At what point did South Africans become so obsessed with having money offshore? For a while everyone was obsessed with gold, then something about Jacob Zuma and suddenly Magnus Heystek was a thing, like a bad dream.
Our friend Edwin has this ability to ask a question in a way that stretches my brain more than any answer ever could. This week, his question was simple, “What’s the point of taking money out of the country?” What, indeed!
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Clean beeped show is as below.
I have little money offshore from a previous company share scheme. It is in an account managed by the company scheme and doesn’t cost me anything or grow. It just sits there.
It’s in pounds, so every time the Rand drops I feel richer. I also like the thought of having an emergency stash offshore should I need it one day.
I have thought of repatriating this money and it raised a whole lot of other questions. What is the point of sending money to another country when you can
1) Buy global shares and ETFs with Rands from SA
2) Buy currency if you need it quite easily through a number of platforms e.g. Standard Bank Shyft, Easy Equities.
Unless someone is buying a villa off the south coast of France, or planning to spend time overseas why do people bother “sending money offshore” when you can just as easily buy the Rand hedge in Rand in a locally sold ETF or in currency itself?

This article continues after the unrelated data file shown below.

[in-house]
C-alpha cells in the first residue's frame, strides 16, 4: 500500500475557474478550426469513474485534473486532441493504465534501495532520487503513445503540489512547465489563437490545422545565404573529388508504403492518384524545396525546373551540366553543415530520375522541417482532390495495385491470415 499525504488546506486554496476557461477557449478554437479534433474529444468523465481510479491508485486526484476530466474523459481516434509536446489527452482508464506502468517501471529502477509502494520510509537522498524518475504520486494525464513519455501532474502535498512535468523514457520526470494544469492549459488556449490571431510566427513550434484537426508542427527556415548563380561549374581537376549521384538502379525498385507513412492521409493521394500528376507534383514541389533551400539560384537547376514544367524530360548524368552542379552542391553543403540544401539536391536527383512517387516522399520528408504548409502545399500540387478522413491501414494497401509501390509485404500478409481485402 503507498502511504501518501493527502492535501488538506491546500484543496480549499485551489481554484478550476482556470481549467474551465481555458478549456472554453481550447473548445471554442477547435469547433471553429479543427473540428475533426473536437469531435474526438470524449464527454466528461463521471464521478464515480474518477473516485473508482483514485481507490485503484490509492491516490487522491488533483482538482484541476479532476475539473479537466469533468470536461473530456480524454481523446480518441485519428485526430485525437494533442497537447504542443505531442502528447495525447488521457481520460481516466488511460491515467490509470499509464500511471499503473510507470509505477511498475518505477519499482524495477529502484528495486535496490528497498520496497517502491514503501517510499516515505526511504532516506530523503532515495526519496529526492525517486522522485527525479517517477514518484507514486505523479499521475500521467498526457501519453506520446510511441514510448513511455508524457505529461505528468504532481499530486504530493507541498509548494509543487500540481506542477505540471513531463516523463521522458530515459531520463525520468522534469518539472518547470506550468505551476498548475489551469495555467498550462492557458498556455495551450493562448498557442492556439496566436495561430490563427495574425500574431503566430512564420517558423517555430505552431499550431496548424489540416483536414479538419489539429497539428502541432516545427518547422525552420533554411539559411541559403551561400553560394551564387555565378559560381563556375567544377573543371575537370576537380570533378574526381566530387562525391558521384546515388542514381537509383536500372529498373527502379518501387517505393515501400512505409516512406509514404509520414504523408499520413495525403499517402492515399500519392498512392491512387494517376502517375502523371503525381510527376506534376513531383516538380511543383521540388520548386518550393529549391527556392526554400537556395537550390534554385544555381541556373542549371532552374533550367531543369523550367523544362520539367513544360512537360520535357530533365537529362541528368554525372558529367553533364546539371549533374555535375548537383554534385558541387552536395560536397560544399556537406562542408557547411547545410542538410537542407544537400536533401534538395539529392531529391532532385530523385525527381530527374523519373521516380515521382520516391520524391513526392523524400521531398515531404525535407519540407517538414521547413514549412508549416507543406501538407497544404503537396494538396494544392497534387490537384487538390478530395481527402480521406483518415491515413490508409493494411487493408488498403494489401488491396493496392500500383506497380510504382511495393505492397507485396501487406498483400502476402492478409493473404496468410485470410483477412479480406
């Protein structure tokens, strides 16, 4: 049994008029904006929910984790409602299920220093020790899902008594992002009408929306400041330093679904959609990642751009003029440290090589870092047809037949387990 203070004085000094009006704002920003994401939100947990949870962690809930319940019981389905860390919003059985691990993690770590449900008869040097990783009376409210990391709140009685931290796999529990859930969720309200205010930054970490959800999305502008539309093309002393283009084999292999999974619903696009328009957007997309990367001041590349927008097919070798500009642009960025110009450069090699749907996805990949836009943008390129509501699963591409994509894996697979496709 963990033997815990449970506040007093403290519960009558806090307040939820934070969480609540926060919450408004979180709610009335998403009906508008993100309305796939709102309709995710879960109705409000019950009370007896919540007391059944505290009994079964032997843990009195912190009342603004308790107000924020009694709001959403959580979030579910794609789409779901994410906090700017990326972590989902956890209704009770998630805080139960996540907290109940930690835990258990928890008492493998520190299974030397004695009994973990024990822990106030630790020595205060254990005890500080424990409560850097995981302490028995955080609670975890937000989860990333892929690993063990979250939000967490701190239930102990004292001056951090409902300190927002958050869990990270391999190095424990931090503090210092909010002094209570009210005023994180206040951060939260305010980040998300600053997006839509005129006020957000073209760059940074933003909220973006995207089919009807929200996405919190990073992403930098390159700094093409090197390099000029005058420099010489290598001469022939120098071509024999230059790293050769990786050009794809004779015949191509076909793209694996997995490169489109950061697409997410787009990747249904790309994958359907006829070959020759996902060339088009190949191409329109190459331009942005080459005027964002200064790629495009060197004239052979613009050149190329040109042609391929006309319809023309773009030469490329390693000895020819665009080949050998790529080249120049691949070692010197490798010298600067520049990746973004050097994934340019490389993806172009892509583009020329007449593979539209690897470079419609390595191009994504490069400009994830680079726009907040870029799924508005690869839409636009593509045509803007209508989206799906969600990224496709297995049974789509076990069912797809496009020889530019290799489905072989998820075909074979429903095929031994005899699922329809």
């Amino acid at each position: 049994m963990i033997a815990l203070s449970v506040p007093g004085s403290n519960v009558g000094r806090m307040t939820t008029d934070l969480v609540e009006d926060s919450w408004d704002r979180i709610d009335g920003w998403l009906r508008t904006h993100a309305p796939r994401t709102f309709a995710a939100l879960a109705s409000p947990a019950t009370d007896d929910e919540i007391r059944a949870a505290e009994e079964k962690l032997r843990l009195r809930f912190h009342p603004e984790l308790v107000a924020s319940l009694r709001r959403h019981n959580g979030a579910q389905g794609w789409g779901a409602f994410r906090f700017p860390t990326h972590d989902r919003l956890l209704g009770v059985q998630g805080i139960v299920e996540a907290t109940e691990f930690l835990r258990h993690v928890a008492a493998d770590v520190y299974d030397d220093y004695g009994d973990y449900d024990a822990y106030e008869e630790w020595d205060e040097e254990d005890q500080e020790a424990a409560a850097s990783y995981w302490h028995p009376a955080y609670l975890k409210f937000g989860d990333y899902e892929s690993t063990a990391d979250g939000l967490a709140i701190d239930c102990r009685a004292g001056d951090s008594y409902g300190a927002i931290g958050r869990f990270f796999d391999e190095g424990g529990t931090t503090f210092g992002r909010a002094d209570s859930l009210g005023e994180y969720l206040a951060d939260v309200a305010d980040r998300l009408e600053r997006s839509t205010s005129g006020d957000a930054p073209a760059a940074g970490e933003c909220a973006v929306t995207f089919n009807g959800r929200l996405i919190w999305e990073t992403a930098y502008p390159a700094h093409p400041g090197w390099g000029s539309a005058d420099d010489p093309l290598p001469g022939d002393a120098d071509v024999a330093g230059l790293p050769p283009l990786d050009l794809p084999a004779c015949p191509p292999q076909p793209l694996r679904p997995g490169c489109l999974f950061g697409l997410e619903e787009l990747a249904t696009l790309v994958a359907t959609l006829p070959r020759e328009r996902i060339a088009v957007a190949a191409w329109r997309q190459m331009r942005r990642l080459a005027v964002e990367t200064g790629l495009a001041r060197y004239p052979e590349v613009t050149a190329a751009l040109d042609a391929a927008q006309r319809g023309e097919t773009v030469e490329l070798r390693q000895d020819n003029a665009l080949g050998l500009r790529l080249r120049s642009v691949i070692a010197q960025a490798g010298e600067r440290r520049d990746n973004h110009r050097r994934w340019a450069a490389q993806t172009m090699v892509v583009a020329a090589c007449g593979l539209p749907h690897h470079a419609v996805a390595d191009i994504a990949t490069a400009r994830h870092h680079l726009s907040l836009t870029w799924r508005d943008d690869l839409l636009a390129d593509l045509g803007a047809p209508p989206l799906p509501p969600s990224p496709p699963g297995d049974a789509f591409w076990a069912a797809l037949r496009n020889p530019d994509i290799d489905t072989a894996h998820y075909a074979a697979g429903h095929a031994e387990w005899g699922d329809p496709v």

What am I missing? Is there an advantage to having your physical currency in another country or should I bring my pounds back home and just buy a low cost ETF?
I’ve been contributing fairly regular lump sums to an offshore USD denominated Allan Gray unit trust since about 2016. According to Allan Gray the costs of this investment are as follows:
- Annual investment management fee = 1.16%
- Annual platform administration fee = 0.56%
- Annual financial advisor fee = 1.15%
I’m not sure if this total of 2.87% includes fees that the company who does to actual exchange from ZAR to USD charges every time I add to the investment.
Should I just stop contributing to this unit trust, hope for the best and continue contributing to my EasyEquities USD Vanguard S&P500 ETF? Should I try to close this investment, have the funds exchanged to ZAR and reinvest it into EasyEquities USD. I am not aware of a way to have the investment directly transferred from Allan Gray US to EasEquities USD, are you?
For all the noise that comes with it, BBBEE schemes in my opinion are not radical at all, and barely benefit the average black retail investor. Instead they largely benefit high net worth and these BBBEE connected folks and well-poised trusts and institutions.
I say this because mainly because of the complexity that it comes with. At times you don’t even get access to main shares. The company offering the BBBEE deal is basically just providing the loan, and and any dividends must first pay up the debt.
The discounted share price is countered by the debt that needs to be paid back, and missing out on dividends. Does not seem very worthwhile on paper for small time investors who likely do not have a tax free account, and are nowhere close to maxing their RA yet, and perhaps only trying to learn about the financial markets.
What’s different about the BarloWorld deal is that it’s a sale and lease back agreement, and with guaranteed cash flows, the debt might be paid up quicker and value realised perhaps around 5 to 10 years.